Senegal: Don’t Count Wade Out

On Tuesday, a spokesman for Senegalese President Abdoulaye Wade announced that he will seek a third term when the country goes to the polls in February. As I noted last week, Wade faces a number of problems, not least of which is a strong protest movement that opposes his candidacy and his re-election. Wade must also clear a legal hurdle, namely a ruling by the constitutional court on whether he is eligible to run (the 2001 constitution limits presidents to two terms, but Wade argues that he is eligible because he was first elected in 2000, before the current provision came into effect). Candidacy must be submitted to the court no later than 30 days before the election.

Following major protests in June and the withdrawal of Wade’s proposed changes to the electoral system – changes that would have made it much easier for him to win – the president looked weakened. But it would be a mistake to count him out. Incumbency carries significant advantages, and the president has been able to turn out large numbers of supporters for pro-regime marches. Some of the networks – religious, political, and patronage-based – that carried him to power in 2000 and 2007 remain active.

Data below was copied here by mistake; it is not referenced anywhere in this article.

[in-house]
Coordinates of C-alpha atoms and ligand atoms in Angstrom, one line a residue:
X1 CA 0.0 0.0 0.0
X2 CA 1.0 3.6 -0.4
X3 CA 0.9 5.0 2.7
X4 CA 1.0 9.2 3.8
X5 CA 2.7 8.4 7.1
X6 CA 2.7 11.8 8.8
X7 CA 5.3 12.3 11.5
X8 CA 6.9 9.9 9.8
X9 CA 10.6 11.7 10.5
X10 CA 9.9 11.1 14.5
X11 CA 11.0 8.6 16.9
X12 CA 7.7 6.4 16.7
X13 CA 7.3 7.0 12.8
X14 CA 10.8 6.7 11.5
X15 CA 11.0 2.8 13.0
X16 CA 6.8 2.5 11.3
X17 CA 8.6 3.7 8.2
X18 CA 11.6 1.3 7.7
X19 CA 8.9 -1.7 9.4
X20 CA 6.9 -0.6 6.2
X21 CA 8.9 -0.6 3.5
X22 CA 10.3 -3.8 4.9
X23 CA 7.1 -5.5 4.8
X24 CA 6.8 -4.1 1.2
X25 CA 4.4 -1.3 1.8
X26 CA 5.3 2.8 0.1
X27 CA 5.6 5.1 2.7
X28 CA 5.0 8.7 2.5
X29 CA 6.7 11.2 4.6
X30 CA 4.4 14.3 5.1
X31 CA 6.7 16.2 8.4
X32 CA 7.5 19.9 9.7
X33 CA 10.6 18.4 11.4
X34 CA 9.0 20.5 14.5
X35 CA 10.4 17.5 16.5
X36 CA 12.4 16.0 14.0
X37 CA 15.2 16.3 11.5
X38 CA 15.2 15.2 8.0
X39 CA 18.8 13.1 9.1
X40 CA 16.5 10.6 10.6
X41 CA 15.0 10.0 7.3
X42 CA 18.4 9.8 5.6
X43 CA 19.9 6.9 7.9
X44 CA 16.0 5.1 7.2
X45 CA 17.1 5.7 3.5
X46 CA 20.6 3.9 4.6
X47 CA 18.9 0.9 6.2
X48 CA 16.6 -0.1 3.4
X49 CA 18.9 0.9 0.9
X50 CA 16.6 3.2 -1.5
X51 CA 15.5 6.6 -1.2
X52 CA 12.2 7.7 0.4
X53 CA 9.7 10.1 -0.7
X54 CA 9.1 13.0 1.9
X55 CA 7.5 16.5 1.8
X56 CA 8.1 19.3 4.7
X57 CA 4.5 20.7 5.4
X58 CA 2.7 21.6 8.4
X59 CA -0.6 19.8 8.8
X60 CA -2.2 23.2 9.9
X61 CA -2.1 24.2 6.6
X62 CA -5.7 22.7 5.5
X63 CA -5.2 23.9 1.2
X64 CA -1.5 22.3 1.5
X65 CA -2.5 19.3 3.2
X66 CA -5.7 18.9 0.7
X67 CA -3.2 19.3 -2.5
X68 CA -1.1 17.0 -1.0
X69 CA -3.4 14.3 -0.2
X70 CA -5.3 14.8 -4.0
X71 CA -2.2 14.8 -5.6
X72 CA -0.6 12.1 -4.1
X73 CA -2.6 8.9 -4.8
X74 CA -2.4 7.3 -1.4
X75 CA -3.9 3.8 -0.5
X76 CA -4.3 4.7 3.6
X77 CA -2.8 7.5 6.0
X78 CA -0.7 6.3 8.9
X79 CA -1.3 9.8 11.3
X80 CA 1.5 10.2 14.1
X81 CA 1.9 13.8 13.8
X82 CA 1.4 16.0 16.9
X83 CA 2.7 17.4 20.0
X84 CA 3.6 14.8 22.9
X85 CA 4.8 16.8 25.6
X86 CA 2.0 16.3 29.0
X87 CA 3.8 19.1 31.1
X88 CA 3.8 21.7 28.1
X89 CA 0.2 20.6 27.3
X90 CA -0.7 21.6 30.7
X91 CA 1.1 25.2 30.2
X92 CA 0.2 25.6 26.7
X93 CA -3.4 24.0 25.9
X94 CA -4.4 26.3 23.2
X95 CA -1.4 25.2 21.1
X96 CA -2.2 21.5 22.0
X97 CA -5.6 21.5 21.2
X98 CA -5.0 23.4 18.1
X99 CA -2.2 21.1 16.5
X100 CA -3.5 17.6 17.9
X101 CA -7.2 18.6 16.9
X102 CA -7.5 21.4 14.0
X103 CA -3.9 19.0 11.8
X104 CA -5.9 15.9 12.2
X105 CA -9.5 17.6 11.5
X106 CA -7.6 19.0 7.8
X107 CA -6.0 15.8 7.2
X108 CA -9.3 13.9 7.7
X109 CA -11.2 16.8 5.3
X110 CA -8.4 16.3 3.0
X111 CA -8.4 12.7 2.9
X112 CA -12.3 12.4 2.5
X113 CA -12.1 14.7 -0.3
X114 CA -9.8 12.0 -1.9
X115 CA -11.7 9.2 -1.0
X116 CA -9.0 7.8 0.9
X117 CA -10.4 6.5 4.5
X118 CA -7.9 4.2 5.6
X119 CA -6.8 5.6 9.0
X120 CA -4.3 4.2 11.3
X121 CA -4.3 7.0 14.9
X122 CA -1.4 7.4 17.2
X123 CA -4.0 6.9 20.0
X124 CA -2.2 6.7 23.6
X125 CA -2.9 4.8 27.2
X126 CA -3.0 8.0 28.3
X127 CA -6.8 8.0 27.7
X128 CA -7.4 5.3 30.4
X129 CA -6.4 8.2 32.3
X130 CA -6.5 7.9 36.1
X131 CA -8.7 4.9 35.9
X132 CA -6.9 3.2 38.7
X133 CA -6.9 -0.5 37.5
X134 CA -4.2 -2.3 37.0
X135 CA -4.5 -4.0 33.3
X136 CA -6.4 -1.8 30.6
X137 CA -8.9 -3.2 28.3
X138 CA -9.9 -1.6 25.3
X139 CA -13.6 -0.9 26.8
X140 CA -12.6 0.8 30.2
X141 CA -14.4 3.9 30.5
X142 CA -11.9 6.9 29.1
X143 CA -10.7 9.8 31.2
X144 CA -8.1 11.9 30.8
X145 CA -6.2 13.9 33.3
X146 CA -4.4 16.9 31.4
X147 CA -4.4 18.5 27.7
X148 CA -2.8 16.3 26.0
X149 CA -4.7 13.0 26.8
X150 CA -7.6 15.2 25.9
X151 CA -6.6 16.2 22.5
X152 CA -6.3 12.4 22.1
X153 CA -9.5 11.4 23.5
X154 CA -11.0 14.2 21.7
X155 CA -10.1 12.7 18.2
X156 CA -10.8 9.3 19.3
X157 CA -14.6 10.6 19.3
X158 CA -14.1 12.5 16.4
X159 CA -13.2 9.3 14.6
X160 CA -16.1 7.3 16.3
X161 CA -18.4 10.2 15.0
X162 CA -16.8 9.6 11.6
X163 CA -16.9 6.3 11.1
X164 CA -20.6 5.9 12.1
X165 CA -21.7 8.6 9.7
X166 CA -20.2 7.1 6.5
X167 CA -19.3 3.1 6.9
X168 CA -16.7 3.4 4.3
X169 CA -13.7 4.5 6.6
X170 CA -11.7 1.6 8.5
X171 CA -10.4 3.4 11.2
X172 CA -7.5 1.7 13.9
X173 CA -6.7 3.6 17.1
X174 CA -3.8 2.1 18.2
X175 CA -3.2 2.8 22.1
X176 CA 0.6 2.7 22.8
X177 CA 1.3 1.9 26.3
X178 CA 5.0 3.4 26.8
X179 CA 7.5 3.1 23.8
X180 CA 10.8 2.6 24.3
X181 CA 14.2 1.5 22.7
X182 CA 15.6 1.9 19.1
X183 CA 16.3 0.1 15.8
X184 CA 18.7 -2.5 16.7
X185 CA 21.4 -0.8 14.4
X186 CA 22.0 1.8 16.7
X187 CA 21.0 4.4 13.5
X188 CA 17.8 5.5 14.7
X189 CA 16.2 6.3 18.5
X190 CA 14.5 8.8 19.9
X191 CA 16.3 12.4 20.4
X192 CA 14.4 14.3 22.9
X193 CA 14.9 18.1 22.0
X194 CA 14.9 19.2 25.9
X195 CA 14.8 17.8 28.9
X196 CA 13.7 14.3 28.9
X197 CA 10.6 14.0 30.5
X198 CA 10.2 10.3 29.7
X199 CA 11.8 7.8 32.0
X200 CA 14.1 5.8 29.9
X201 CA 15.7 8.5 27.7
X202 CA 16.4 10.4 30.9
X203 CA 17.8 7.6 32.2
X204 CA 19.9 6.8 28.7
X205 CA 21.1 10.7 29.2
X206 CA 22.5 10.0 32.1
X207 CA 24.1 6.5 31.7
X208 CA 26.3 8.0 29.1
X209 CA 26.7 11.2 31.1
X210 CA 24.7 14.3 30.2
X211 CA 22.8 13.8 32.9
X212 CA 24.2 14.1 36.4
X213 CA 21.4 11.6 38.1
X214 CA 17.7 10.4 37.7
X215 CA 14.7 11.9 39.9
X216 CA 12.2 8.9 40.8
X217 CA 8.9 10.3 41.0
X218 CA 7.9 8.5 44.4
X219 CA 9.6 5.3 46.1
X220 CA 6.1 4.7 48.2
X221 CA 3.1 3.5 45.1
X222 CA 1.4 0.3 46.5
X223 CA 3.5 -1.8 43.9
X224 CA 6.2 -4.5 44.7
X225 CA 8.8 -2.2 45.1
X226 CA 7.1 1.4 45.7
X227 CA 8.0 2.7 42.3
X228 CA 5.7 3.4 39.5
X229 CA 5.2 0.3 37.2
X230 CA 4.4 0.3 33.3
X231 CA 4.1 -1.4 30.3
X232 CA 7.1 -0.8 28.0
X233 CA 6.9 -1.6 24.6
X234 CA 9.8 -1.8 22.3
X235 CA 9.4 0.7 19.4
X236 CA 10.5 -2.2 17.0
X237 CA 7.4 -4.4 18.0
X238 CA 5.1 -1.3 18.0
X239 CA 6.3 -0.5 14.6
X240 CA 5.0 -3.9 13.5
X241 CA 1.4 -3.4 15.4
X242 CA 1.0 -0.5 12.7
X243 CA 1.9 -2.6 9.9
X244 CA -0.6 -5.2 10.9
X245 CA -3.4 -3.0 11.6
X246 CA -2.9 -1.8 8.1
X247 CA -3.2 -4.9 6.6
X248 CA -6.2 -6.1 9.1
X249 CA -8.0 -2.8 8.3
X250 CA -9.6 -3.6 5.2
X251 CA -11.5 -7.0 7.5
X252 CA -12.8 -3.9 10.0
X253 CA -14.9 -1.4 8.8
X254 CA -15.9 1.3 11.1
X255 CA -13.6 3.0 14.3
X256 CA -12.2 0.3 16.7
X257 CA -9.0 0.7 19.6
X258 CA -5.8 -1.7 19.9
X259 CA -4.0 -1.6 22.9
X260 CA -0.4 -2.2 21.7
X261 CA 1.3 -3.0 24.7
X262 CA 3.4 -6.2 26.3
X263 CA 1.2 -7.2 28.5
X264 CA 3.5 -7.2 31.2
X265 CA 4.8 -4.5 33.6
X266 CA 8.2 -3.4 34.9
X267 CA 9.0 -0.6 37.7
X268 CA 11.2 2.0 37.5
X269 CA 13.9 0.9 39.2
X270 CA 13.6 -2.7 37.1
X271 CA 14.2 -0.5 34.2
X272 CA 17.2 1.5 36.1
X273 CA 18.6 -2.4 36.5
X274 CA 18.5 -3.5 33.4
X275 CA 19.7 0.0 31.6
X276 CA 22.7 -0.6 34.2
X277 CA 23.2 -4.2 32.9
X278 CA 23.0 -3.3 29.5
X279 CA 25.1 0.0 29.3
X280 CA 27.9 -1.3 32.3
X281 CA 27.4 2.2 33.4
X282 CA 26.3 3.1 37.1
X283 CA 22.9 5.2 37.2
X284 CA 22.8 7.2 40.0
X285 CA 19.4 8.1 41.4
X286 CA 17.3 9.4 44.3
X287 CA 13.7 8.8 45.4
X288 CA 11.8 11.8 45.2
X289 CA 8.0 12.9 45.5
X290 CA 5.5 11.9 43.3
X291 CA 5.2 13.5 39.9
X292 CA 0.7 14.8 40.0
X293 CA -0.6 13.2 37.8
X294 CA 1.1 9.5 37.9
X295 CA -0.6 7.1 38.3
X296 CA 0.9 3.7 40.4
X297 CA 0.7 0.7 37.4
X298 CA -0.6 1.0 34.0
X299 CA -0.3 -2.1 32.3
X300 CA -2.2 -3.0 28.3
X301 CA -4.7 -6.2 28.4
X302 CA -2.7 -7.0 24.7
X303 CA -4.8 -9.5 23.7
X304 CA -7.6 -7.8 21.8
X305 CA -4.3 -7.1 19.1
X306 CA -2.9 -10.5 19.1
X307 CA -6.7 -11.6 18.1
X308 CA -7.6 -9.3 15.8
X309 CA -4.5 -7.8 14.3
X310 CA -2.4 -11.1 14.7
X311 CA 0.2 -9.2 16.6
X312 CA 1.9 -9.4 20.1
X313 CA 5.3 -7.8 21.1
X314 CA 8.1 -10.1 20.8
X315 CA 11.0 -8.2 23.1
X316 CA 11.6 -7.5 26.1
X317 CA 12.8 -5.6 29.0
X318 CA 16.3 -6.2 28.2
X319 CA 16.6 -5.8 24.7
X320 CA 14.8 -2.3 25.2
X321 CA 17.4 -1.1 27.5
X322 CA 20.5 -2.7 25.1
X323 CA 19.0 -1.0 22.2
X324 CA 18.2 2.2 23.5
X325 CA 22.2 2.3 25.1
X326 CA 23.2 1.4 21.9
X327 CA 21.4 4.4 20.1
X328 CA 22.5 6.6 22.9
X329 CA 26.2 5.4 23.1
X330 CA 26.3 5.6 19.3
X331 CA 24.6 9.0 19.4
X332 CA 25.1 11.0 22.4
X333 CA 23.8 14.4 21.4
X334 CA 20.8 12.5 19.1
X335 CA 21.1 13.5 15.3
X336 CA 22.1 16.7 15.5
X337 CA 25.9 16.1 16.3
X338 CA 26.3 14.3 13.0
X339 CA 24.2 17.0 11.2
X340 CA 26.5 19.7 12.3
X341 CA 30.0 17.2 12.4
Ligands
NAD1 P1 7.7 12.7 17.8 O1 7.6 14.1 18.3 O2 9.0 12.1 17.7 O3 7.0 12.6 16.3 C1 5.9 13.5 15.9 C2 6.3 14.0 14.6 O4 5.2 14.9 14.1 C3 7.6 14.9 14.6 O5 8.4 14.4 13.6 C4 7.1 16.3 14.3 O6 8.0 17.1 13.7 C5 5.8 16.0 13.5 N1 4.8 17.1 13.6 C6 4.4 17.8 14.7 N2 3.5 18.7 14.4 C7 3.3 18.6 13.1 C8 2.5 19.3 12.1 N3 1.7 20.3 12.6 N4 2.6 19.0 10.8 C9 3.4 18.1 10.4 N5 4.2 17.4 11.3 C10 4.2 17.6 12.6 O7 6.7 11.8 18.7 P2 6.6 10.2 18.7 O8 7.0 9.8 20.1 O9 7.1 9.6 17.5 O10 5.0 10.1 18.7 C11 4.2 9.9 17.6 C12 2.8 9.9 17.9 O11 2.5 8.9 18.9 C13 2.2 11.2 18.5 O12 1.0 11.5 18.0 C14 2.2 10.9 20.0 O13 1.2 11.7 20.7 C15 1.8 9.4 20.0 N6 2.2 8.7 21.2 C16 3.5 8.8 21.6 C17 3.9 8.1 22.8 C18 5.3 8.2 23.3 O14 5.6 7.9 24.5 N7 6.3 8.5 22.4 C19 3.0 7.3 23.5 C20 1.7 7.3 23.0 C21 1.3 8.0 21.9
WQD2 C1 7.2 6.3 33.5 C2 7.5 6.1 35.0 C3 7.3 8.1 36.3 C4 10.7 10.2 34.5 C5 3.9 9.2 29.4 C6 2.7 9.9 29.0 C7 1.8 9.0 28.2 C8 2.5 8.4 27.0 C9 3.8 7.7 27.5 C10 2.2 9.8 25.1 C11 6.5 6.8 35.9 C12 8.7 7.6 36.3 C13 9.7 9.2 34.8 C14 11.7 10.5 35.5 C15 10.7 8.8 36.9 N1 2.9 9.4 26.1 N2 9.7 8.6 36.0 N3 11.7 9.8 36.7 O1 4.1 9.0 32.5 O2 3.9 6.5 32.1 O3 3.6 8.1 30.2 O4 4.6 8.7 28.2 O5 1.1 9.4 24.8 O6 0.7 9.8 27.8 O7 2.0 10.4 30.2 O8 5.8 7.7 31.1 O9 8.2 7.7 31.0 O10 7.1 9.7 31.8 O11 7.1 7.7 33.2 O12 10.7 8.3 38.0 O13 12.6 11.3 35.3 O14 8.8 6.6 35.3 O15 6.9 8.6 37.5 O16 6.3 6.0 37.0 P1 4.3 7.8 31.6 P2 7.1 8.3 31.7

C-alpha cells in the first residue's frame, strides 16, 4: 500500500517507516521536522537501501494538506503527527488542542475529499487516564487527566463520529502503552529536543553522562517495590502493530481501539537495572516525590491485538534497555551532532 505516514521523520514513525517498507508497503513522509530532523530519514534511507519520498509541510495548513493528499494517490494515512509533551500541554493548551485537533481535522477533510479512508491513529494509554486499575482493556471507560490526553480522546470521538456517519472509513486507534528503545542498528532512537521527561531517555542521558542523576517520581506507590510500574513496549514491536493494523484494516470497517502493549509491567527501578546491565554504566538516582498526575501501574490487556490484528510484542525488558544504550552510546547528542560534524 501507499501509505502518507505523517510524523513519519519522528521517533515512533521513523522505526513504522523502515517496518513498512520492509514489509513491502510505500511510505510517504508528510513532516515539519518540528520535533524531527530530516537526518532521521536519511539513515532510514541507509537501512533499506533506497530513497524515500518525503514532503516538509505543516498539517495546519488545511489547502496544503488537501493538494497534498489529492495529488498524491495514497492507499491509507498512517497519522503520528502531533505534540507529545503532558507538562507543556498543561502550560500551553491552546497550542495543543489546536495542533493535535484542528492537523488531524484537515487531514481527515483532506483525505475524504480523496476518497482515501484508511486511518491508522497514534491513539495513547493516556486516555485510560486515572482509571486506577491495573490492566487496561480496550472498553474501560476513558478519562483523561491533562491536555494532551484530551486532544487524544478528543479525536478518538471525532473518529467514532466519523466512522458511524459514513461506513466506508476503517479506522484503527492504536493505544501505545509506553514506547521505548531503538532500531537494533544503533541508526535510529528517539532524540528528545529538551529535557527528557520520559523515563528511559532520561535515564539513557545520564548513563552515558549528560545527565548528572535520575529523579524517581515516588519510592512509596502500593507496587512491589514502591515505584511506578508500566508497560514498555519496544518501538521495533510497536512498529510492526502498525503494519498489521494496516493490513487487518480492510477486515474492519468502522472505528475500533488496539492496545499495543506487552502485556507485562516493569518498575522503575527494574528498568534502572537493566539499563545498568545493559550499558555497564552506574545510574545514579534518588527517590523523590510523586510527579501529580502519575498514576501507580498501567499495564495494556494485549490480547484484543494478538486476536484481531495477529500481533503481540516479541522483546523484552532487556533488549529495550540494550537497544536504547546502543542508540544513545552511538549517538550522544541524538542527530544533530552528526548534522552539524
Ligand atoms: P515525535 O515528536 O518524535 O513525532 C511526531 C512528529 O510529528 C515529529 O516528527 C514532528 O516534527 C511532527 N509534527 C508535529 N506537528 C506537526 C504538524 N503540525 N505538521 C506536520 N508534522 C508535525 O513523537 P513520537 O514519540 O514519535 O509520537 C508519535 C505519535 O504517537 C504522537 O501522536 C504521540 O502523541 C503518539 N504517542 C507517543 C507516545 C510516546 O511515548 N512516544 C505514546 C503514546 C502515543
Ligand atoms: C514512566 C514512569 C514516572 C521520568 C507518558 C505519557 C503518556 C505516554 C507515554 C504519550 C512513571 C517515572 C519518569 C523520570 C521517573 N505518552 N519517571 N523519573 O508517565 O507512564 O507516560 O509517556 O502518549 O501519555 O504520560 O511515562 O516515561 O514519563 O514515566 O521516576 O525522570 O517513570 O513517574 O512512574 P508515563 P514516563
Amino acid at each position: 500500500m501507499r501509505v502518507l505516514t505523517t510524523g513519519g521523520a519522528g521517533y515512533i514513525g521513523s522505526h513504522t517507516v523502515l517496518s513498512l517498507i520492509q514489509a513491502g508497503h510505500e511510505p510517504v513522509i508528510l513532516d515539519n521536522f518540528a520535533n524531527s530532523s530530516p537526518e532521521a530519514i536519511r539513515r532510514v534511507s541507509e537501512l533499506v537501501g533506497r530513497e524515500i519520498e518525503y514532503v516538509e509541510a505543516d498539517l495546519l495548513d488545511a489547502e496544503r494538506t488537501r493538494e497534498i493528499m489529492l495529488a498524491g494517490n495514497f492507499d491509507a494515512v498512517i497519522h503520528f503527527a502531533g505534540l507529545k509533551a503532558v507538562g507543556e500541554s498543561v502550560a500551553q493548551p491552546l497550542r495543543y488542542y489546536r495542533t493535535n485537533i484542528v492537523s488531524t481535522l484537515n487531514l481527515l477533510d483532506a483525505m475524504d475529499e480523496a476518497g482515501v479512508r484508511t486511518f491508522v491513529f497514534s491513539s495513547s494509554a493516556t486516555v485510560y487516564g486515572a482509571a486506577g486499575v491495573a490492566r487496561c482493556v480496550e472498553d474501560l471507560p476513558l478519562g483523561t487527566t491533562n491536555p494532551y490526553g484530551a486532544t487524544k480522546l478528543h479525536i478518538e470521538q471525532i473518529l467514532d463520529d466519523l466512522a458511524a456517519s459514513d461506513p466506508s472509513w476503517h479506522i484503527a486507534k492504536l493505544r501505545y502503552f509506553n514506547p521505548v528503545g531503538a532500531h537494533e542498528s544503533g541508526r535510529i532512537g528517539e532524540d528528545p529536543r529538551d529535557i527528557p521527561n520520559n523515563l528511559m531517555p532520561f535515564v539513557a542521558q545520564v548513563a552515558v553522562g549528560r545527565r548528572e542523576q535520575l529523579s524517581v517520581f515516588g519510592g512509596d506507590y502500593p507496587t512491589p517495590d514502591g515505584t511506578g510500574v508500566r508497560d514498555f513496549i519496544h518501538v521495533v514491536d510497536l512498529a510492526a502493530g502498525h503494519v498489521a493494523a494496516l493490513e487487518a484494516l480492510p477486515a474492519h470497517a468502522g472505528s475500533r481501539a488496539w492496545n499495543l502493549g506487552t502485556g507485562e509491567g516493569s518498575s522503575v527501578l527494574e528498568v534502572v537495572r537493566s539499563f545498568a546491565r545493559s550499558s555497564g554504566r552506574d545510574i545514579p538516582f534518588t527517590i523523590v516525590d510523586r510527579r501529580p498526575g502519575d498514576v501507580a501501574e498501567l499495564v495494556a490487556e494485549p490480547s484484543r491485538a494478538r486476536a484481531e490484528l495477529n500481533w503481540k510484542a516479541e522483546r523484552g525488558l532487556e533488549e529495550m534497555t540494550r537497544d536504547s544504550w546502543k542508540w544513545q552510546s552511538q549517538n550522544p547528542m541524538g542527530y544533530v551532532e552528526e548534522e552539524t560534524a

One question in assessing Wade’s chances of re-election is how far the regime will go in applying pressure to dissidents. Some observers are already concerned by the regime’s decision not to allow Senegalese NGO Rencontre Africain pour la defense des droits de l’homme (Raddho, or The African Encounter for the Defence of Human Rights) to monitor the elections. Raddho has joined opposition to Wade’s third term, and so the regime argues that the group is too politicized to be a neutral observer. Whether one agrees with the regime’s decision or not, it seems like a warning to the opposition that the regime will not only campaign vigorously, but will also keep a tight grip on the electoral process itself. The regime may also continue trying to prevent any street demonstrations, as well as other activities that it sees as interfering with a peaceful election. Still, such measures carry risks for the regime; while stifling protest may strengthen Wade’s position, it could also produce an even stronger backlash than the country has seen already. The opposition, meanwhile, will be challenged by the need to unite behind a credible candidate, and to turn the energy of youth in urban streets into a coherent movement for electoral triumph.

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